Ah, I wish I could get videos to load. You would love it. Happy 2013, Chris!!!

  3. And this is why I quit on books that aren't pulling me in. To suffer all that time only to give it a ho-hum rating? Nope. I have too many that I want to read. With that said, I think I usually get a sense of a book after a few chapters and have some gut feeling that it might have potential. That's when I decide to stick with it to see if it improves. But this one does not sound like one of those. ;)

    I've been working on my "old" stacks and have given up on several and finally settled on one. My donation box is growing, but it feels good to see some space appearing on those crowded shelves!

    1. Yes, same here. I think there just comes a point that you realize you're too old to waste your time when there are so many other books waiting! But, I tend to stick things out a little longer than you do. Honestly, I think my frequent DNF-ing is the reason 2012 was such a knock-out year. I finished a handful of books I didn't love, but the vast majority were books I either liked or loved. Same here; I think you can generally judge a book by about page 30, although I usually give them 50 pages. I will still abandon a book as far as 2/3 of the way in, if it's not holding any promise.

      I'm mixing mine up, so far -- older ARCs, books off the shelves, new arrivals. I'm loving my reading year, again. Open shelf space is awesome.

  4. I'm not sure that I would be able to stick with this one, or to have to wait for the last 40 pages for things to come alight for me. It sounds terribly dark and dank, and I am not really sure that's what I want to be reading nowadays anyway!! I love that I have my own template as well, because that means that all these changes on blogger don't really affect me all that much. And also, I would have loved to see the video!

    1. It's not really dark at all, actually. There's a lot of teasing and, of course, the sex. It's just set on a backdrop of poverty. They're actually quite hopeful about the future. In fact, it's a little darker when the baby is coming. But, that last part is so amazing. I would never force this book into anyone's hands because it put me to sleep for so many days in a row (very, very unusual!!!) but, if anything, it makes quite a stunning political statement about everyone deserving to share in the wealth if they're working equally hard. Guthrie was a Socialist. I'm sure it has its audience; I just wasn't among them and you might not be, either.

      I wish I could show you the video! Oh, well. Maybe a snapshot or two in a future post.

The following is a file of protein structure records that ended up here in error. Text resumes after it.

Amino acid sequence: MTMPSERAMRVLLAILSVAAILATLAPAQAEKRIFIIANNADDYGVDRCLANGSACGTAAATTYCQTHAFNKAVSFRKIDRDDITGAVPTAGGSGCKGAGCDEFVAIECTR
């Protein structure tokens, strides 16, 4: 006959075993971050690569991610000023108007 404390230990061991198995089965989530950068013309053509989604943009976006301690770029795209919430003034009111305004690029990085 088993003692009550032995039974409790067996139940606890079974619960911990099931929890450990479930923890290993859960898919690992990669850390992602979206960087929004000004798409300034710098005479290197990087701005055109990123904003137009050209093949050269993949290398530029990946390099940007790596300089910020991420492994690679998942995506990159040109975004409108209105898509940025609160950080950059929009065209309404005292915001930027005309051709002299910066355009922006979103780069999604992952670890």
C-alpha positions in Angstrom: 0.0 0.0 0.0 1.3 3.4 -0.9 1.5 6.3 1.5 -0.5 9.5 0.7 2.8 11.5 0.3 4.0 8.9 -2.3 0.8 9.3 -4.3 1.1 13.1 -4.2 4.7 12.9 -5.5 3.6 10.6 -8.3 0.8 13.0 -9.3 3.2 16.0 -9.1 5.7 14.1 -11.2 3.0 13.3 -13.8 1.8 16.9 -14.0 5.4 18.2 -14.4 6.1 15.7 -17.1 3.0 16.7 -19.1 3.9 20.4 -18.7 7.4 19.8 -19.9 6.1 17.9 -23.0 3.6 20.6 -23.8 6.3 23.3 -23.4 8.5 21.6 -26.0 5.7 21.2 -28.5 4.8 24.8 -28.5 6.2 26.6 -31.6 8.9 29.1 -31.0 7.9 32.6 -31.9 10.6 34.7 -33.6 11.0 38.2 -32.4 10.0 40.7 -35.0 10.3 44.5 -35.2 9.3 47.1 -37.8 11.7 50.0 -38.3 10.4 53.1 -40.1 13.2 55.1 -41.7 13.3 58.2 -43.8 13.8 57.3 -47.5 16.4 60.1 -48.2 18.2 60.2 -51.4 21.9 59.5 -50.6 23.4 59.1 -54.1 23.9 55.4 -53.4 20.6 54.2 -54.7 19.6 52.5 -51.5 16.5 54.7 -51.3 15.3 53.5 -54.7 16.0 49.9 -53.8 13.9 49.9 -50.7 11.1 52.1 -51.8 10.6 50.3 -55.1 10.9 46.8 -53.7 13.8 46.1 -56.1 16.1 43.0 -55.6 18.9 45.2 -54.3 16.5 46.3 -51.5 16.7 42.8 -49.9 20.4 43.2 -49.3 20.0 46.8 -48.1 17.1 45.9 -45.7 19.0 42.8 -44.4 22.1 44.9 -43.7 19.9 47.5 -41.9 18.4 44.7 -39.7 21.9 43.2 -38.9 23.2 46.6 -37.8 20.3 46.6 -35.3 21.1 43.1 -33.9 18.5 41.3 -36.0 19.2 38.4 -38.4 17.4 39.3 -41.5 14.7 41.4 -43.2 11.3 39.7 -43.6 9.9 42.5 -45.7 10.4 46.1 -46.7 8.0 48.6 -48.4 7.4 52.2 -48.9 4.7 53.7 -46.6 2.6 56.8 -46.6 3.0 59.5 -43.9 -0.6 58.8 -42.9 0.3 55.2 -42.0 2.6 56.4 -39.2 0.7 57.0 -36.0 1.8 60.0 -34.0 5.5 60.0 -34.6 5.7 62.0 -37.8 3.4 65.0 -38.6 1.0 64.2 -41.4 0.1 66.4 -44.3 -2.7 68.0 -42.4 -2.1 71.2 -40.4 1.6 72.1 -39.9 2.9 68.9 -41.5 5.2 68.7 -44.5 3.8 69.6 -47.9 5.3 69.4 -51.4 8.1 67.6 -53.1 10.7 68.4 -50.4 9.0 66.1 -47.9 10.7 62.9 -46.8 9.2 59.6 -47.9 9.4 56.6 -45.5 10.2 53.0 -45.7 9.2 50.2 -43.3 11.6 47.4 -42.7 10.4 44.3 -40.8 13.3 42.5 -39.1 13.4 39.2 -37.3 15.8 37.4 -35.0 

5. I sure like his music but I don’t think that his book would be for me. I just finished The World of Downton Abbey 2 days ago that my daughter gave me for Christmas. I am trying to finish a couple of books that I had started earlier, and I also placed 2 books on reserve at the Library. Buying books gets to be expensive even if I buy them from Abe – do you buy all your books?

    1. I love his music, too. The World of Downton Abbey is fun, isn't it?

      Book-buying-wise, I don't buy a lot of books, anymore. House of Earth is an uncorrected proof that was sent by the publisher and I get plenty of those, but most of my books are used, were bought years ago or are swap books (I use PaperbackSwap and trade with friends). I started collecting books when I was a young married and have such a house full that I get rid of more than I take in, these days. They do get expensive, even buying used. When I still bought a lot of books, I mostly got them from our library sales (dirt cheap!), Book Closeouts (online) and Borders (*sob* -- still miss Borders). I also browsed thrift stores, on occasion. In fact, my neighbor works in a thrift shop and recently told me they have a little trouble getting rid of books but they do have a few regular buyers who have confessed to selling them online. So . . . you might try thrift stores! :)


Thank you for visiting my blog! I use comment moderation because apparently my blog is a spam magnet. Don't worry. If you're not a robot, your comment will eventually show up and I will respond, with a few exceptions. If a comment smacks of advertising, contains a dubious link or is offensive, it will be deleted. I love to hear from real people! I'm a really chatty gal and I love your comments!